For an episode about a foolishly near suicidal Jeff regressing into childhood delusion about animated 1980s toy commercials, they were still able to sneak in a subtle nod to an R-rated prison drama like The Shawshank Redemption. In this case, it is because a rejected G.I. Joe chef who has been imprisoned by the Joes for decades has been digging a hole out of his cell–conveniently hidden behind a Smash Mouth poster.

Season 5: Basic Sandwich – Aliens

In the most obscure and nerdy reference possible, the blueprints reveal that the vault with supposed buried treasure at Greendale is located in “Sub-Level 3.” Sub-Level 3 is also the name of the facility that the space marines in James Cameron’s Aliens locate via blueprints, only to discover the titular xenomorphs are hiding there in a nest.

Community Episodes Lawnmower Maitenance and Postnatal Care Reference

Season 6: Lawnmower Maitenance and Postnatal Care

So this episode obviously references the terrible The Lawnmower Man. Pretty subtly too with that title. To be fair, having the Dean gain a God Complex by playing ugly, rudimentary VR from the early ’90s is a good joke that might just be dragged on too long.

Community Episodes Modern Espionage - Spy Movie Reference

Season 6: Modern Espionage – Captain America: The Winter Soldier, True Lies, and The Man with the Golden Gun

The third (and mixed bag) paintball episode is modeled after a variety of spy movies, but the moment fans likely most jumped with excitement at is an homage to the Russo Brothers’ then-recent success directing Marvel Studios’ Captain America: The Winter Soldier. When Dean Pelton goes inside of an elevator and is surrounded by hired guns working for a mysterious assassin, the incremental menace of them boarding the same small space as him humorously alludes to one of the most famous Marvel scenes. It is then subverted when they all shoot each other, but not the Dean.

The episode more broadly also homages the James Bond film, The Man with the Golden Gun. In that movie, Christopher Lee’s villain uses the eponymous weapon with special bullets. The assassin in this episode uses silver paintballs, and at the end, Jeff and the Dean corner the fiend in the Custodian Museum that includes maniquin replicas of the custodial staff, a la how 007 ends up tricking his foe at the bizzare end of this lesser Bond movie by standing in for the manquin version of himself.

Also Abed and Annie dancing a psuedo-waltz while spying on their surroundings is right out of James Cameron’s Bond-inspired True Lies.

Community Episodes Wedding Videography - RoboCop Reference

Season 6: Wedding Videography – RoboCop, Etc.

In the episode that confirms Abed has stealthily transformed Annie into the new Troy–dissuading her desire to pursue her own interests and throwing her into a world of pop culture minutiae –we are introduced to the two roommates as they film “Annie’s Lost Lover” video message. This is for if she ever dies or is put in a coma and her lover (or Abed?) can remember her with absurdly rose-colored glasses wherein “she is full of love almost to the point of being stupid.” Think RoboCop and a million other bad revenge movies, and a few good ones too like The Fugitive.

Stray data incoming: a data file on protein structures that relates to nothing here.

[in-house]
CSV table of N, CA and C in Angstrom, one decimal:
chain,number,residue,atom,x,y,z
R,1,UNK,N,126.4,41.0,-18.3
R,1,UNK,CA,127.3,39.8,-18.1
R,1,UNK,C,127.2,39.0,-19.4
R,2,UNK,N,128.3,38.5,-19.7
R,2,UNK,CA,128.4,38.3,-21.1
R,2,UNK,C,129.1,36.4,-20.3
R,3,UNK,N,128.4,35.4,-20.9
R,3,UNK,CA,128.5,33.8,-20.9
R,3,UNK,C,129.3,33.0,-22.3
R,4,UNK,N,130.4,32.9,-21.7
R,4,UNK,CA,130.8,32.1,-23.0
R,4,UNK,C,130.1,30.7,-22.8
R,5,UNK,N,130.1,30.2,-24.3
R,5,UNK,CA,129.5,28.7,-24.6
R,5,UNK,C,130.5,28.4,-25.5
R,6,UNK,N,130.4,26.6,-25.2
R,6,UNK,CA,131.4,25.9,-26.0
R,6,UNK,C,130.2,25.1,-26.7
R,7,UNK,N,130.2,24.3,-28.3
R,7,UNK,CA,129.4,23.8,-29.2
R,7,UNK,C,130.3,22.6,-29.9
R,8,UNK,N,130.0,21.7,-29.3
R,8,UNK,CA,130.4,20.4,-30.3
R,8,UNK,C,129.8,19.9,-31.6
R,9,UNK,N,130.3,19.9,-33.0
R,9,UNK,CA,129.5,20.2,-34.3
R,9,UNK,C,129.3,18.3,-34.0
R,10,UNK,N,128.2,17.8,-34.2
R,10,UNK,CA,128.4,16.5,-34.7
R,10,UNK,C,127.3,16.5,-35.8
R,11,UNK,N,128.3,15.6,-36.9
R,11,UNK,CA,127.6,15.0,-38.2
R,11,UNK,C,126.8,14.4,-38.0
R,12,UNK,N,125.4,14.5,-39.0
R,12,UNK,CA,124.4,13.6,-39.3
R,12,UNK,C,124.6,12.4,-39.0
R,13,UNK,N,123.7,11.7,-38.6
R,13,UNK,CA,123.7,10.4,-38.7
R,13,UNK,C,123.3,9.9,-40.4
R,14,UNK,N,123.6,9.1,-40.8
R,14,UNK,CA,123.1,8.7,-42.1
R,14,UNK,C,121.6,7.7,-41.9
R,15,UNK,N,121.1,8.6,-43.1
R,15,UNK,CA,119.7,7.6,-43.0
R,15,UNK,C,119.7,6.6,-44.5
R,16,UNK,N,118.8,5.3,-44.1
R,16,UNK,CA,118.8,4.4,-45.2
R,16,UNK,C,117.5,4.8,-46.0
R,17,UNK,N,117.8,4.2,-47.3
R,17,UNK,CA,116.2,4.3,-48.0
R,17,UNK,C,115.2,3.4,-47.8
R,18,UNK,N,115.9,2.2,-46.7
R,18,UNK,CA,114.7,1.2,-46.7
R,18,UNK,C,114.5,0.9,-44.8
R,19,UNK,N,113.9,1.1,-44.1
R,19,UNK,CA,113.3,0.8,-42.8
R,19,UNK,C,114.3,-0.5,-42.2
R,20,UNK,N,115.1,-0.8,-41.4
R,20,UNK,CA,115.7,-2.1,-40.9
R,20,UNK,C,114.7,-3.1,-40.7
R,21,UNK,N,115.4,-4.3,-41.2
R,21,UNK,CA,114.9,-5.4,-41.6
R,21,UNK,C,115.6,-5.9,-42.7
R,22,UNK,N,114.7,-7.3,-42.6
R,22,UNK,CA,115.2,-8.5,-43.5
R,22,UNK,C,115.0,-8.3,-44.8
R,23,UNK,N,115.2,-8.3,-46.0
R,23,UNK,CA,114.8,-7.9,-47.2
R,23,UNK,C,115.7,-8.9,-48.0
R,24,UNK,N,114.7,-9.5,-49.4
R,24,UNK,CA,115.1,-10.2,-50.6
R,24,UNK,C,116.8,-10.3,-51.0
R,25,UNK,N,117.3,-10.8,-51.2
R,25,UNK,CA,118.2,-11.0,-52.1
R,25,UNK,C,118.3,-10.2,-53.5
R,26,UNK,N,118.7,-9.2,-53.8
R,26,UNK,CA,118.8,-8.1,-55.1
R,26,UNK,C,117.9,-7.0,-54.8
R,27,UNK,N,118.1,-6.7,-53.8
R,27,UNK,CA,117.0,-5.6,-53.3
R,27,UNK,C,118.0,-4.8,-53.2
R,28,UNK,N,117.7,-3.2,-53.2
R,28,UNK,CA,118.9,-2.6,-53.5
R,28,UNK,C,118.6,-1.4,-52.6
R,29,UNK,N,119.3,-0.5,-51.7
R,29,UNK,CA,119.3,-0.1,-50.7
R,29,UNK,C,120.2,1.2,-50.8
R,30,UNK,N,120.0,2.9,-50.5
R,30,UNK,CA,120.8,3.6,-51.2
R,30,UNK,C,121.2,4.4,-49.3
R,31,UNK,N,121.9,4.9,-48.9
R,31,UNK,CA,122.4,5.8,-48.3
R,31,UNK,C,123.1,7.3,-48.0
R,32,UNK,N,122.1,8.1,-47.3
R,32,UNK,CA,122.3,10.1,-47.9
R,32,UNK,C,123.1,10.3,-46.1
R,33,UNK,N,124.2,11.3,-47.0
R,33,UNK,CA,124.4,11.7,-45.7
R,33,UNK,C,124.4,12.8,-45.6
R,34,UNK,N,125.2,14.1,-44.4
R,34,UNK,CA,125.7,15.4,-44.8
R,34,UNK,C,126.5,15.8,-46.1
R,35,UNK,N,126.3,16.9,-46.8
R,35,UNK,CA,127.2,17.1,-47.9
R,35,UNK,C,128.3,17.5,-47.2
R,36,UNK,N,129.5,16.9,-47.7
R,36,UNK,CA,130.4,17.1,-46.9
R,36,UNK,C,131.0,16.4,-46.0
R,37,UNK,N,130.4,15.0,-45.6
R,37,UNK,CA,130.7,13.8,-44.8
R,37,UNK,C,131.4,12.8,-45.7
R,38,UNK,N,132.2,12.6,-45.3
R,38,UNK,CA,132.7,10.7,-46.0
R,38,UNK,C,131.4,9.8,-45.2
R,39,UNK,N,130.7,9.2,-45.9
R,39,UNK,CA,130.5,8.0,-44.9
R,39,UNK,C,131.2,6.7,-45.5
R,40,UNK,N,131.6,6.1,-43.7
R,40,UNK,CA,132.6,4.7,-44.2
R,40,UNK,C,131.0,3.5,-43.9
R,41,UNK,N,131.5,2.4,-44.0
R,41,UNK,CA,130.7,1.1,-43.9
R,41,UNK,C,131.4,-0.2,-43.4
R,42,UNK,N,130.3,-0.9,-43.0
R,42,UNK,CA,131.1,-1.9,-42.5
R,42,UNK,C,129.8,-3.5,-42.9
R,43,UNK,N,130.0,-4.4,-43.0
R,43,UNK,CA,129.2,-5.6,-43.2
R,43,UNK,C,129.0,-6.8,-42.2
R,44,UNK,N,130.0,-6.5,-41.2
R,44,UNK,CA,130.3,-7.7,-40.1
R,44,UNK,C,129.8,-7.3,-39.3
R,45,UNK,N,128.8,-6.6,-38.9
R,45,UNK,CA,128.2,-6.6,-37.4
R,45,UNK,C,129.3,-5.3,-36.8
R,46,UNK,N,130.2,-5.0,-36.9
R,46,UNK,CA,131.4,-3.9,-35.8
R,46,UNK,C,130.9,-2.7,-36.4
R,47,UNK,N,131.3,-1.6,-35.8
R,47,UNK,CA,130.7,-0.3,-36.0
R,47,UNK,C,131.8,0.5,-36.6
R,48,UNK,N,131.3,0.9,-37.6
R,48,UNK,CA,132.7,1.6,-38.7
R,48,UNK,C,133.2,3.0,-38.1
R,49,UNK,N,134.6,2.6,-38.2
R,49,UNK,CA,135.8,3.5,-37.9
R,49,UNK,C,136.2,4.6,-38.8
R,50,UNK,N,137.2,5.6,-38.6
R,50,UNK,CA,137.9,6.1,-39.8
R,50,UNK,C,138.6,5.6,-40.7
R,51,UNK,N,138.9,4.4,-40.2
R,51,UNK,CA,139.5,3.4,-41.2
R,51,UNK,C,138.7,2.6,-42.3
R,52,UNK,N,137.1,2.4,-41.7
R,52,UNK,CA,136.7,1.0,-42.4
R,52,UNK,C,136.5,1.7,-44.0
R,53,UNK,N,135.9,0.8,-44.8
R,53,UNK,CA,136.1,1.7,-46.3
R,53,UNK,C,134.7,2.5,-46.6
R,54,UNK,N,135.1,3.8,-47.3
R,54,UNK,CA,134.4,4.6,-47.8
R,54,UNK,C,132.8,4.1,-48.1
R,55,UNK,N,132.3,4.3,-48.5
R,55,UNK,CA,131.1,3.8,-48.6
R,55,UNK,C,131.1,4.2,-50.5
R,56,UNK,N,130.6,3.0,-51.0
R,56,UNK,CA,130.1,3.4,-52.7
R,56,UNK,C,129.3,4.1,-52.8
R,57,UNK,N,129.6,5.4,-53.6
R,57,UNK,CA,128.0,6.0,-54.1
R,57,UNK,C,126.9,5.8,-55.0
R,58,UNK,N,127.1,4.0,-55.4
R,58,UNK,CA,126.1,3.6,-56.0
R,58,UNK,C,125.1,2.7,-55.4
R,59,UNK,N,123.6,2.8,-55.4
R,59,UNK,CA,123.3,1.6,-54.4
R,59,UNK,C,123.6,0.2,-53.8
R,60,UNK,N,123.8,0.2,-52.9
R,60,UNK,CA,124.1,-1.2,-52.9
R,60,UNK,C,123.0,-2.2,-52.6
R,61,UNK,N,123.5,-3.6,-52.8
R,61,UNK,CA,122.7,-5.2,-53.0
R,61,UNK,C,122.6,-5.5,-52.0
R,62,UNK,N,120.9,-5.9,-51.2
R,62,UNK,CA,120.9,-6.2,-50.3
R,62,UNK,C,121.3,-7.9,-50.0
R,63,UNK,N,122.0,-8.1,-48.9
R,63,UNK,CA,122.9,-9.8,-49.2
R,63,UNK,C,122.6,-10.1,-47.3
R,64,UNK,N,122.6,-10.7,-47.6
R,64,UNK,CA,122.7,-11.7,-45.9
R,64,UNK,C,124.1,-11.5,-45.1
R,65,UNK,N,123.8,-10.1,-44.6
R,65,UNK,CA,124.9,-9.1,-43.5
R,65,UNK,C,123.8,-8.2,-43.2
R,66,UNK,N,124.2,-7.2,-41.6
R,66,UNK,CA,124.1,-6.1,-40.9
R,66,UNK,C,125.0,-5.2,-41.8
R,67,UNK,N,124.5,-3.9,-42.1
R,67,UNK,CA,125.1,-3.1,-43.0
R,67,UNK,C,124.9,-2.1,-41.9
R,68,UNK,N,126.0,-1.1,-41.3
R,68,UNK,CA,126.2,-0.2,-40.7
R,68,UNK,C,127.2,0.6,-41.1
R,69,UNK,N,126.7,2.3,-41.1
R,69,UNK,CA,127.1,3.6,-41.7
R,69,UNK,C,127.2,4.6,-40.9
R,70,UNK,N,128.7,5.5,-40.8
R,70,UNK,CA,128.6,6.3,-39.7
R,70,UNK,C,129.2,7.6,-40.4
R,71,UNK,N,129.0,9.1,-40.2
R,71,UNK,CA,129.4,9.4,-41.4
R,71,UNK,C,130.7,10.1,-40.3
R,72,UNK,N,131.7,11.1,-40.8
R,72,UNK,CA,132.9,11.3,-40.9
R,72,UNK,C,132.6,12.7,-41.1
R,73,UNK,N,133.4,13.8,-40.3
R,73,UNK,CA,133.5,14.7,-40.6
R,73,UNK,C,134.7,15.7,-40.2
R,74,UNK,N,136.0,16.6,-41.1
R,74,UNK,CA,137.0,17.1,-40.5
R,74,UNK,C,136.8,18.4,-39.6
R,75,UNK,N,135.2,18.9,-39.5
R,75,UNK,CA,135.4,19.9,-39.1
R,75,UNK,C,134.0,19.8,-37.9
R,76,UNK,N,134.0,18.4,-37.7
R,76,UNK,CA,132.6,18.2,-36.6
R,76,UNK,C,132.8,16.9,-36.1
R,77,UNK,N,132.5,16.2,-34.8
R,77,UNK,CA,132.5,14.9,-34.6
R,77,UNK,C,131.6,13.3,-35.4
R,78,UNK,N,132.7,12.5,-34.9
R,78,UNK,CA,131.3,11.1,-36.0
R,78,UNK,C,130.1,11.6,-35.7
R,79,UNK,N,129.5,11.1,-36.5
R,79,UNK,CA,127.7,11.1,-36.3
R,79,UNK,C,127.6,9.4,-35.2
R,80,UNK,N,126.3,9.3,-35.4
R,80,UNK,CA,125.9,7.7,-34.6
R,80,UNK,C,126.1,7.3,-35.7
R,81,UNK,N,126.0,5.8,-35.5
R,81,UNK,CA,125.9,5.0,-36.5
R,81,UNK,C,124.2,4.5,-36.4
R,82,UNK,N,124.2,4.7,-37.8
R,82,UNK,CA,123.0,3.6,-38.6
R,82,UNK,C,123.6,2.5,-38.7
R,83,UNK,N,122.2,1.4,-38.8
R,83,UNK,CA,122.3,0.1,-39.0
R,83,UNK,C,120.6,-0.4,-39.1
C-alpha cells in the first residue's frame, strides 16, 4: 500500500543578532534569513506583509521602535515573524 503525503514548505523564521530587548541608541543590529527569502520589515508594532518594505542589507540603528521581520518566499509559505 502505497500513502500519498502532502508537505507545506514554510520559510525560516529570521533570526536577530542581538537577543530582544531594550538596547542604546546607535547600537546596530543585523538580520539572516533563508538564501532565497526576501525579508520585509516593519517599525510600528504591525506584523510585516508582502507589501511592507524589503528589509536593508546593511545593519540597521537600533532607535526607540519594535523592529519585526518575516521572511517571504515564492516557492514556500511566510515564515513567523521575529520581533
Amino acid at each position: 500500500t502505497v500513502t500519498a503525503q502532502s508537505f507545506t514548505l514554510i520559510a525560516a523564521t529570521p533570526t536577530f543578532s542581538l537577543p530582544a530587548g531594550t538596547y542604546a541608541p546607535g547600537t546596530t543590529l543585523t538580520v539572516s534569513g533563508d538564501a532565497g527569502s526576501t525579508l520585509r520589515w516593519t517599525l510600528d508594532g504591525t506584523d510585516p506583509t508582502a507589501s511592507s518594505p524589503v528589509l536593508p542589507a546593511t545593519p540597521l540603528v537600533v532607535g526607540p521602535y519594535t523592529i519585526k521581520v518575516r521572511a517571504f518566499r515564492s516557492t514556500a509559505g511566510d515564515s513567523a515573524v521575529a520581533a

Season 6: Emotional Consequences of Broadcast Television – Marvel Movies

Season 6 was honestly a mixed bag. While both Keith David and Paget Brewster wound up being superb additions to the cast, the magic really did leave as the original cast fractured. Some episodes of season 6 were solid and others disappointing, but it just all wasn’t the same. Yet the finale found a surprising grace note where Harmon and Jeff Winger allow themselves to let go of what Community and life had comfortably become and face the unknown of moving on.

… But not without taking a few potshots at those flavorless Marvel movies on the way out!

Curiously despite the Russo Brothers having graduated to the Marvel Studios conveyer belt in a big way by 2015–and soon enough Community alum like Donald Glover and Brie Larson would as well–Harmon took valuable screen time out of Jeff and Annie’s heartfelt goodbye to stick the knife into the homogeneity of the MCU output. And it’s hilarious. More a scathing critique than a loving homage, here is what Jeff and Annie have to say about Marvel while contrasting the virtues of being young versus middle aged.

“I want to have an opinion about those boring ass Marvel movies,” Jeff laments mid emotional outpuring. Annie then gives her own measured thoughts about aging before adding in a low whisper, “[I don’t want to be] a slave to what’s in front of me, especially these flavoress, unremarkable Marvel Movies.” What relieves the anxiety of uncertainty is a shared certainty of how unimpressive the MCU is to both of them!

It is a succinct and vivid summation of many Marvel critics’ frustration with how same-y Marvel movies can be, and it also breaks the fourth wall in a way that no non-Abed character has done before when Annie (but really Alison Brie) concedes she can’t speak her opinion about Marvel Studios loudly lest she wants to “screw myself” out of being in a Marvel movie. And given how Ms. Brie has criticized the parts she’s auditioned for inside the MCU since, it makes this scene all the better. Hence why we are including the chance to watch it above!

So there you have it! The 61 Movie References in Community. Again, as a mere mortal, please let me know of any that I missed! Also, you can tell me about which are your favorites in the comment section below!